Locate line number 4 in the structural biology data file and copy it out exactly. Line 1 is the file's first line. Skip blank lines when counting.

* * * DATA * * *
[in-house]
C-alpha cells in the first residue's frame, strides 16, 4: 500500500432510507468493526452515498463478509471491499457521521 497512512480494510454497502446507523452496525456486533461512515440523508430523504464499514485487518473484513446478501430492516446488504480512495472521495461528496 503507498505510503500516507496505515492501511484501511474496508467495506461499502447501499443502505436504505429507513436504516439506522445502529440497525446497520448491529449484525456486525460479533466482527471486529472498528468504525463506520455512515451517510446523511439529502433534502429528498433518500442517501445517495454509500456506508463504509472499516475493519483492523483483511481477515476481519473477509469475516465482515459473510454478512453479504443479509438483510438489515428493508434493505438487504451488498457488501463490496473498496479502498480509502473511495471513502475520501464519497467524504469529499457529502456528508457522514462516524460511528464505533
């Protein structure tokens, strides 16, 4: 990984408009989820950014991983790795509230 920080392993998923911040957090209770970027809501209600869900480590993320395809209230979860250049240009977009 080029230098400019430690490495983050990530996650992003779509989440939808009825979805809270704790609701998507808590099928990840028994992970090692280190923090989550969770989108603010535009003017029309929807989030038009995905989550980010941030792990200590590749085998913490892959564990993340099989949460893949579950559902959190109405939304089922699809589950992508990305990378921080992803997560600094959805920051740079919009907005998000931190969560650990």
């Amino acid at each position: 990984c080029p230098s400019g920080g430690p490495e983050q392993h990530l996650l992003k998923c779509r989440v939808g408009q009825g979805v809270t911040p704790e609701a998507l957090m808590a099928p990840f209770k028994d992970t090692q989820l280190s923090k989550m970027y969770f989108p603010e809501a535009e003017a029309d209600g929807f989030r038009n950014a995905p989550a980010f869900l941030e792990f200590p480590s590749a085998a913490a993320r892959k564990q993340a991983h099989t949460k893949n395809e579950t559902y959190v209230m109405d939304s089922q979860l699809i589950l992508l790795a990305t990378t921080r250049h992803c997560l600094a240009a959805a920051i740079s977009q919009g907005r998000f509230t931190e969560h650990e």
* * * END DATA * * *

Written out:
């Amino acid at each position: 990984c080029p230098s400019g920080g430690p490495e983050q392993h990530l996650l992003k998923c779509r989440v939808g408009q009825g979805v809270t911040p704790e609701a998507l957090m808590a099928p990840f209770k028994d992970t090692q989820l280190s923090k989550m970027y969770f989108p603010e809501a535009e003017a029309d209600g929807f989030r038009n950014a995905p989550a980010f869900l941030e792990f200590p480590s590749a085998a913490a993320r892959k564990q993340a991983h099989t949460k893949n395809e579950t559902y959190v209230m109405d939304s089922q979860l699809i589950l992508l790795a990305t990378t921080r250049h992803c997560l600094a240009a959805a920051i740079s977009q919009g907005r998000f509230t931190e969560h650990e």